- Use a SQL Server-based login to connect from IIS to SQL Server. Like the previous option, this breaks the hopping because we're not using Windows authentication at all to go to SQL Server. It also suffers from the drawback that if there are different levels of permissions going back to the database server, it has to be handled by the web application.
Another scenario where we see this is when you have a client connecting to a SQL Server and that SQL Server has a linked server connection to a second SQL Server. The authentication specified for the linked server connection is to use the existing security context of the user. If the user queries the linked server through that first SQL Server, you have a double hop situation, too. This can be visualized like so:
So what if we need multiple hops?
There is a solution. With the introduction of Active Directory came a new security protocol, Kerberos. This was developed to handle some of the limitations of older security protocols (not just NTLM, as it was developed at MIT and was company agnostic), one of the things it does permit is cases where you have to pass the credentials over two or more hops. However, this situation isn't to be entered into lightly, as there were very valid reasons why NTLM and other protocols limited things to just one hop. So by default, Kerberos only permits one hop. Therefore, even though Kerberos permits more than a single hop, to do so requires extra configuration.
This extra configuration lies mostly within Active Directory and when the credentials are passed in this manner, it is called Kerberos Delegation. That's because the right to act on behalf of the user account is being delegated to another process, or service.
Now in most scenarios Kerberos delegation isn't needed. For instance:
- The user is directly connecting to SQL Server, say via SSMS or Microsoft Office.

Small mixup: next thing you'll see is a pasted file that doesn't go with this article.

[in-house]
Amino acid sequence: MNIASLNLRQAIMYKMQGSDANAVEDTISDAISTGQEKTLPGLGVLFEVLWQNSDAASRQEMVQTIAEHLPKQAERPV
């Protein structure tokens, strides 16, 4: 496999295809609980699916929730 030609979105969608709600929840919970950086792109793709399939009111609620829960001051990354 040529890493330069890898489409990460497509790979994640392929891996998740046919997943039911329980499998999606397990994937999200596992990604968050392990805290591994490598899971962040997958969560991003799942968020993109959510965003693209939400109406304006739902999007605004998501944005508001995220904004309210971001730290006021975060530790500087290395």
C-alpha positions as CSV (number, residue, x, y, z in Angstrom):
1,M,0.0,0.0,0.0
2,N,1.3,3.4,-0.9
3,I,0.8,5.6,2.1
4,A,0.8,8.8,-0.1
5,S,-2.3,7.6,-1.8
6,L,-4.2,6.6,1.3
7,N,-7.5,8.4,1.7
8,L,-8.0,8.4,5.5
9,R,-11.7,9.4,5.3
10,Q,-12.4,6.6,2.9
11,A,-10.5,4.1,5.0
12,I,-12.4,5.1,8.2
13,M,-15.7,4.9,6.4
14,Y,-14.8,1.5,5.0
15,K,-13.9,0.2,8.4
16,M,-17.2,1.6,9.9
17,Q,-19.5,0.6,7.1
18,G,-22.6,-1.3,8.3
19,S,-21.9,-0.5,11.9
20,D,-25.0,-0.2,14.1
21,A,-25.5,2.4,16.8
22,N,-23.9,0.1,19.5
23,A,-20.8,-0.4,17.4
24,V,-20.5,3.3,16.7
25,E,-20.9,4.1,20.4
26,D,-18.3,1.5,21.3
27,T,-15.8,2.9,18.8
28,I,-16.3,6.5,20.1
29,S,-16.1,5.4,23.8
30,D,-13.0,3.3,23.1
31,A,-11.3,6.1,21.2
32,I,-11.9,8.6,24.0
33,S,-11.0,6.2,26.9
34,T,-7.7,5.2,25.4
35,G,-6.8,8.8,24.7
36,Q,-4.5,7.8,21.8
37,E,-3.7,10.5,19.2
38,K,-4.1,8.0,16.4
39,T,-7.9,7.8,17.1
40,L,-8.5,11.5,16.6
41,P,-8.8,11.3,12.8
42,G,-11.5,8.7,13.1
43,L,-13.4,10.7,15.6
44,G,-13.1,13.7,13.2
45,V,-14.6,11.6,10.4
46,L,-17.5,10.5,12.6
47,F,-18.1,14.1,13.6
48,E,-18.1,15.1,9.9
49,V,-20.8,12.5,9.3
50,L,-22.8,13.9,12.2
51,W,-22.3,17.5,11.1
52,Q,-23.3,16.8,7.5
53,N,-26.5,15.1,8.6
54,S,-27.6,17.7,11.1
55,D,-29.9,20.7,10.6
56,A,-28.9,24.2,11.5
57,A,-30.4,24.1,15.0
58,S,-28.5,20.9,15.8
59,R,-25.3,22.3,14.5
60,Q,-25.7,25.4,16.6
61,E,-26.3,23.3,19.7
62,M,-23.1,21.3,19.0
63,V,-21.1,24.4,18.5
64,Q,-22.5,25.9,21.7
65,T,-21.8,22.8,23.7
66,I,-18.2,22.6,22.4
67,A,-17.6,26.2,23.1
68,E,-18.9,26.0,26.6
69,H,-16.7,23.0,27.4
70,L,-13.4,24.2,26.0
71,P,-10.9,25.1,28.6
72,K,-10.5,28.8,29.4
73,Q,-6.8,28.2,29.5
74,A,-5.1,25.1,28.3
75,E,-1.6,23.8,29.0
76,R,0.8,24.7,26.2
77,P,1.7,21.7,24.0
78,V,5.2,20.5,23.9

- The user connects to a web site where IIS is running on the same server as the SQL Server (one of the ways people install SQL Server Reporting Services, for instance).
- The user connects to a web site anonymously or via basic authentication and the web site uses a Windows domain account or a SQL Server login to connect to the SQL Server.
- The user connects to a web site or application on a different system and it uses a Windows domain account (other than the user's) or a SQL Server login to connect to the SQL Server.
The only situation where Kerberos delegation is necessary (and the setup that comes with it) is when you want to pass the user's credentials through and you're dealing with more than one hop. If that's the case and you find yourself getting the NT AUTHORITY\ANONYMOUS LOGON login failed messages, then either the Kerberos delegation is set up incorrectly or it isn't set up at all. In either case, it typically requires domain admin rights to fix this, which most DBAs and developers don't have. If you don't have domain admin rights, get with those who do so this can be addressed.
- Review Microsoft's How to Implement Kerberos Constrained Delegation with SQL Server 2008.
- Read through Microsoft's Troubleshooting Kerberos Errors guide.
Last Updated: 2011-02-22